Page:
Sins of Omission

Millions of viewers were exposed to this dialogue yesterday, and millions more will see it in syndication. As they watch, few will be aware of some damning omissions.

First, Iran is fully within its rights under the Nuclear Non-Proliferation Treaty (NPT) and its agreements with the International Atomic Energy Commission (IAEA). It has the right, as do all signatories, to develop peaceful nuclear energy (as contrasted with non-peaceful nuclear energy of the kind being perpetually pursued by the United States).

Second, there isn’t a shred of evidence that suggests Iran is trying to develop a nuclear warhead. Not if you believe successive National Intelligence Estimates of the United States. Perhaps Rogers has overlooked these fine reports. After all, he repeatedly misrepresents Iran’s civilian nuclear energy program, calling it a “nuclear weapons program”. He would deserve censure for this, were not his voice drowned in the din of his Republican and Democratic colleagues rehearsing the same lie.

Third, Iran made concessions in this agreement. It agreed to limit its uranium enrichment to five percent, a level from which, perhaps, a dirty bomb might be cobbled together, were Iranian leadership of a mind to pursue collective suicide by building and using one. It also agreed to halt fuel production at the Arak site. An additional facility would likely have to be built there to reprocess spent fuel into plutonium, like enriched uranium a fissile material usable in a nuclear weapon. It also agreed to convert all its existing 20 percent enriched uranium into unusable formulae. Lastly, it agreed to grant the IAEA regular access to its enrichment facilities. For this, a mere four billion of its rightful monies was unfrozen by the U.S. and its allies. The remaining tens of billions in sanctions on the Iranian economy and money tied up in foreign banks have been left in place, frozen, and untouched. No matter that these sanctions have had “devastating” effects on the Iranian economy and society.

Fourth, the United States’ attempt to sharply curtail Iran’s nuclear program is hypocritical, to put it mildly. Not only did the U.S. support civilian nuclear energy in Iran during the Shah’s reign decades ago, but America can hardly be regarded seriously when it suggests that other nations don’t have the right to pursue nuclear weapons. The United States possesses thousands of nuclear weapons, and its viciously aggressive and perennially aggrieved Middle Eastern proxy Israel has an additional 80 nuclear weapons—and a total monopoly of weaponized uranium in the Middle East. Rogers seems to think Iran has an interest in not only pursuing a weapon, but in launching a pointless and suicidal arms race against the two most powerful nuclear states in the world. Not to mention his conjuring of a certifiable former Israeli prime minister whose own histrionic notions—that Iran would instantly bomb Israel if only it could—has been contradicted by saner members of the Israeli military who have admitted that Iran poses no “existential threat” to its statehood, including former defense minister Ehud Barak.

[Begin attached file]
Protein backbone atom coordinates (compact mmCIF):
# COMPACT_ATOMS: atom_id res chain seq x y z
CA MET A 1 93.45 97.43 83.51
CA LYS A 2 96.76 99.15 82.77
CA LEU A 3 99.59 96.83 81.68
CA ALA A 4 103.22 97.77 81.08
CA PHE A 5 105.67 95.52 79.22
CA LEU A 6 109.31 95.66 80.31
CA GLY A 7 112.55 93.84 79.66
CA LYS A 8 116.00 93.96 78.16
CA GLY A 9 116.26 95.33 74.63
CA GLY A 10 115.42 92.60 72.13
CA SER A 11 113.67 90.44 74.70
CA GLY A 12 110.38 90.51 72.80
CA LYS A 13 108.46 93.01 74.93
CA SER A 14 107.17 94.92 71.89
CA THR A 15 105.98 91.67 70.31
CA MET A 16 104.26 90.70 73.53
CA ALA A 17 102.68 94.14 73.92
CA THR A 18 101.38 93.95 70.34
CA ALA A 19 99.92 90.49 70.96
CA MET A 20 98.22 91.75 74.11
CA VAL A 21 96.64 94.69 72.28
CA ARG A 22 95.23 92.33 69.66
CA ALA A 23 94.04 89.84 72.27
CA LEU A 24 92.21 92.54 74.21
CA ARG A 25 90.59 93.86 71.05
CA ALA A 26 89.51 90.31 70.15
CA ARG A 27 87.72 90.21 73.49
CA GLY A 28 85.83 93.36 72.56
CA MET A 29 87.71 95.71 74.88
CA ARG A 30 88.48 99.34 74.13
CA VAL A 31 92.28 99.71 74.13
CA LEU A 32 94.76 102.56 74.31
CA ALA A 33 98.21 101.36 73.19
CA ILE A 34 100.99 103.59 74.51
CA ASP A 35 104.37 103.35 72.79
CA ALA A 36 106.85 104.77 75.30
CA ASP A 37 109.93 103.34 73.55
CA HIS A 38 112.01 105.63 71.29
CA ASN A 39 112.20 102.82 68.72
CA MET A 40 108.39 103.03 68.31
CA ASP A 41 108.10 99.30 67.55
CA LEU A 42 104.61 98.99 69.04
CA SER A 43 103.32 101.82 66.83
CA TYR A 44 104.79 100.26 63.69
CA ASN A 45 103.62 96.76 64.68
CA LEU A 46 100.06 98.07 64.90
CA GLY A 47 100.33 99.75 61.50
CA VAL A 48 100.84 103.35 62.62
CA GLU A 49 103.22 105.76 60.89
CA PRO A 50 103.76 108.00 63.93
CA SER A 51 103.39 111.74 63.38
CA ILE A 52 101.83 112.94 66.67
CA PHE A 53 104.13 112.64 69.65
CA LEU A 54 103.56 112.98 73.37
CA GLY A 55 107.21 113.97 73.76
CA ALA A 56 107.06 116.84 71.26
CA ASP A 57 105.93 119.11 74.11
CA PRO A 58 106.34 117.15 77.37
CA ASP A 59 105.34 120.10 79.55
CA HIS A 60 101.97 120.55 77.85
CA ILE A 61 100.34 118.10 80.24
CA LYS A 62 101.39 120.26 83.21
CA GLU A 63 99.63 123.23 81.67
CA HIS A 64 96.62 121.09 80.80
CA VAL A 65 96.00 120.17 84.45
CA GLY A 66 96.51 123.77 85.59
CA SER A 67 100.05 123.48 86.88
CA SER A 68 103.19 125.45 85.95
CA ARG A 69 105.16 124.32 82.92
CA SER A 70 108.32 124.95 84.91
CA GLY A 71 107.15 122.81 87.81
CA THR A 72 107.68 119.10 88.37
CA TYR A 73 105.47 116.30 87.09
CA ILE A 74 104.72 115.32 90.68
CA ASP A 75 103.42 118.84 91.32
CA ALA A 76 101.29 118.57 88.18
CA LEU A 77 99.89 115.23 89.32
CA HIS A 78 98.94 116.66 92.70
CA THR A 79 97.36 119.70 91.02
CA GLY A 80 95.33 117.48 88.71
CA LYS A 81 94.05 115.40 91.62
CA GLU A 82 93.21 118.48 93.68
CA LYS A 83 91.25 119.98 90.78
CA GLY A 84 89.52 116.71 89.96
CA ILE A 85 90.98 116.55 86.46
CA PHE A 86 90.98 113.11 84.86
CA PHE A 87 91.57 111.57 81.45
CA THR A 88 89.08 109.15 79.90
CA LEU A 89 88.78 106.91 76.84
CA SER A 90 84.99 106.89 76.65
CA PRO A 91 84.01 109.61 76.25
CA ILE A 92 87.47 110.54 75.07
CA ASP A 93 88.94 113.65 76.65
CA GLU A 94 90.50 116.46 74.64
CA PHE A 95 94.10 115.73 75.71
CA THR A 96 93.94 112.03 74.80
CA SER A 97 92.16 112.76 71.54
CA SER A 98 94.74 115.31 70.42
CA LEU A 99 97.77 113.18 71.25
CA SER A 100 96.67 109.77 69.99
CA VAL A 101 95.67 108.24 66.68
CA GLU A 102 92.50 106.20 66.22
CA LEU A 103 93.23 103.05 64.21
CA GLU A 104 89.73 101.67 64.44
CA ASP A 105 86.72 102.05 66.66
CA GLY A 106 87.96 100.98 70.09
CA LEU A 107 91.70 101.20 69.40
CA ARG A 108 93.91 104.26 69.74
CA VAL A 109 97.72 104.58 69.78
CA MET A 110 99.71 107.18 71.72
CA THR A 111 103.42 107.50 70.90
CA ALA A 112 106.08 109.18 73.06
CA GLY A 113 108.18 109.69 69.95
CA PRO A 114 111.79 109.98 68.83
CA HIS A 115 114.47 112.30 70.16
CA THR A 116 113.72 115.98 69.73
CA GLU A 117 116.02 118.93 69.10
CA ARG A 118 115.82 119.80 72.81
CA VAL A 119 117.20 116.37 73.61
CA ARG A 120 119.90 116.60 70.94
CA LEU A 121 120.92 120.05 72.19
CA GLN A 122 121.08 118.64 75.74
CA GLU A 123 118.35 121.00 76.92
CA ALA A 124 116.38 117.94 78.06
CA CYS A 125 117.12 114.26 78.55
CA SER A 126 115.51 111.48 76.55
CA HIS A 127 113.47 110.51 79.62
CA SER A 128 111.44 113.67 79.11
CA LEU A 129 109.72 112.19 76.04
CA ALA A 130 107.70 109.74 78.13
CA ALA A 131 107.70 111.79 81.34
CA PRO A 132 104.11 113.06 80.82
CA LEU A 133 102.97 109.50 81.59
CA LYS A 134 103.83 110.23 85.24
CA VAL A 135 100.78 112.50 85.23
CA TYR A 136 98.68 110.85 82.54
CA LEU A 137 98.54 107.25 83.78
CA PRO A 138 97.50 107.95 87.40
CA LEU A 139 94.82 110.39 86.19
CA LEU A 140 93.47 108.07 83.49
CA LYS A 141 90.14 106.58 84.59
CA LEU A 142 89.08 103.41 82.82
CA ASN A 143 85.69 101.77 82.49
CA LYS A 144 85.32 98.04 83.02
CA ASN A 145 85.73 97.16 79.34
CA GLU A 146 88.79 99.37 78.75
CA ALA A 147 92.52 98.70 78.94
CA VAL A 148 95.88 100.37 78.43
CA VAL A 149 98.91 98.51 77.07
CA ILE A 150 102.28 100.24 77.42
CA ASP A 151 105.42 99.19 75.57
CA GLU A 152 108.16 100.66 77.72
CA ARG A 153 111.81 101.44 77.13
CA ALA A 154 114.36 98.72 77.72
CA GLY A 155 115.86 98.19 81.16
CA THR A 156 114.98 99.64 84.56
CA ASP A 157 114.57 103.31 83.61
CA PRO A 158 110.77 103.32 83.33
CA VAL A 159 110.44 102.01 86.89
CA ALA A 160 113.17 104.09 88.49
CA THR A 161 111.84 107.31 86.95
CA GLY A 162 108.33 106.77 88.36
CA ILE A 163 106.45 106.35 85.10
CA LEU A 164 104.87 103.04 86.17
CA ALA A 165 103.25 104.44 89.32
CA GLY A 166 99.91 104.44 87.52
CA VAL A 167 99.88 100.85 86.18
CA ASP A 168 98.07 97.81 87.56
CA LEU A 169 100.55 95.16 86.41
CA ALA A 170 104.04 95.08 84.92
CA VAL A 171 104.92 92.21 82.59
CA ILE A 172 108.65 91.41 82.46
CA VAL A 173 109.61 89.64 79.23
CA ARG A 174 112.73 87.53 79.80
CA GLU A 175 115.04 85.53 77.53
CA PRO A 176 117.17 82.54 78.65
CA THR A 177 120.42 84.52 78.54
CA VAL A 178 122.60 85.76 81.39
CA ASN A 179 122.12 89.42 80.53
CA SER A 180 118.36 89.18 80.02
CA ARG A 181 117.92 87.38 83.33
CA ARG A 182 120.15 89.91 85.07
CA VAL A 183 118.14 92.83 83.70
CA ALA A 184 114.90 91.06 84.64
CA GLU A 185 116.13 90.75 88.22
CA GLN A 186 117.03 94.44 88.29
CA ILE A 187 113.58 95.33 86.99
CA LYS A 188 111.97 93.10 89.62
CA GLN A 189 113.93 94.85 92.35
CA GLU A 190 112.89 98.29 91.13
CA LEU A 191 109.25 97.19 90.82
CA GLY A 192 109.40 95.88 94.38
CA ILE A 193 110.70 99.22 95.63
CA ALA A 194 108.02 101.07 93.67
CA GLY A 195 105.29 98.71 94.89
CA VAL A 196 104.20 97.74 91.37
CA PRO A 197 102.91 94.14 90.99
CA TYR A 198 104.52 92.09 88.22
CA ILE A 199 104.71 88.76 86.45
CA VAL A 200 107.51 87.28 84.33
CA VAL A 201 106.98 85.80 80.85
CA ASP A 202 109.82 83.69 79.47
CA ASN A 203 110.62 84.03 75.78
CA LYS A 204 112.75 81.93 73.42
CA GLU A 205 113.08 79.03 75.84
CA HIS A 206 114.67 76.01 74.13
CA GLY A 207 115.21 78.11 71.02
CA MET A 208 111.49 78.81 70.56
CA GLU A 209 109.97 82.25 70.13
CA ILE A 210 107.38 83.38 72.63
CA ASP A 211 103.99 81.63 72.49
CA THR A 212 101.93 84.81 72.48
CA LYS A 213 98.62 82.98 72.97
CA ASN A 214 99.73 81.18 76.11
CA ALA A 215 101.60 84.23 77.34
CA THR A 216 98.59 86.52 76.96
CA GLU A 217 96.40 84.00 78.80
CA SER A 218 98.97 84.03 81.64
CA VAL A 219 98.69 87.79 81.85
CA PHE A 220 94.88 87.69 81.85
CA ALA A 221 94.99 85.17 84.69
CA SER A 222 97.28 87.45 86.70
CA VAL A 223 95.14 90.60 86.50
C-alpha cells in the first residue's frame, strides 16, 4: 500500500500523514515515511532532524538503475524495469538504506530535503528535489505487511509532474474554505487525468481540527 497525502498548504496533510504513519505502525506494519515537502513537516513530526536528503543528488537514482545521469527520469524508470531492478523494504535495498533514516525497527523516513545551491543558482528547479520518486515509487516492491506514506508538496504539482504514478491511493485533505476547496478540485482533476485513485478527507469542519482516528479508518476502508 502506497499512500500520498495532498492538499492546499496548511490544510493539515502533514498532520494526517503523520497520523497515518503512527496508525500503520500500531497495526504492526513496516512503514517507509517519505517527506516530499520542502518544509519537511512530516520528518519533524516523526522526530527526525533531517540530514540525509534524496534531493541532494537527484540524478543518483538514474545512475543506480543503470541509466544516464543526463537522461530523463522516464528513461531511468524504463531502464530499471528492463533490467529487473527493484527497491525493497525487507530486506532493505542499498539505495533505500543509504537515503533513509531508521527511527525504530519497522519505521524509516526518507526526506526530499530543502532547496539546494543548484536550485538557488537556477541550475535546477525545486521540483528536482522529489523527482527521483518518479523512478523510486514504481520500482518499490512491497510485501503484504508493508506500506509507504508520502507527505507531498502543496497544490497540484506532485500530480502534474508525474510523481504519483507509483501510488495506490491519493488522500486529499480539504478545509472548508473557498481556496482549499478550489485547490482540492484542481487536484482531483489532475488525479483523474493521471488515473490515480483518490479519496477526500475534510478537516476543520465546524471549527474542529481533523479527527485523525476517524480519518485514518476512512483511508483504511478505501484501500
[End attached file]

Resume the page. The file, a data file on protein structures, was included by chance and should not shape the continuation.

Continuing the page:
Thanks to Charlie Rose, Rogers’ ceaseless fatuities have been aired and absorbed by countless Americans, while none of his lies have been challenged, countered, or discredited. We only got to witness Rose and Rogers exchanging pleasantries at the conclusion of the dialogue, as though they had just finished a highly erudite tete a tete on the Higgs Boson particle.

Now, when the viewer turns to CNN or FOX News, he or she will sooner or later be served images of some Arab Imam (perhaps Hezbollah’s Hassan Nasrallah) frothing with fury, his trembling turbaned head and well-fingered beard striking fear into the heart of clean-shaven, well-meaning Americans, who prefer the easy decorum of the Rose-Rogers dialogue to the visceral anger of an aggrieved party. What they won’t see or hear is what Nasrallah may be saying, possibly condemning American interference in Syria—not an unreasonable critique. Having heard gentlemanly Mike Rogers, and having seen Nasrallah, they might readily conclude that one is sane and reasonable and the other a madman of historic proportions. This invidious conclusion, equal parts ignorance, misinformation, and xenophobia, is what you get when you treat the unreasonable as respectable and the unfamiliar as threatening. On its face, the mainstream media seems rather inconsequential, with its grim-faced interlocutors soft-peddling questions to tendentious Congressional lightweights. But as Hannah Arendt once said, even evil can be banal.

Jason Hirthler is a writer, political commentator, and veteran of the communications industry. He has written for many political communities. He is the recent author of Imperial Fictions, a collection of essays from between 2015-2017. He lives in New York City and can be reached at Read other articles by Jason.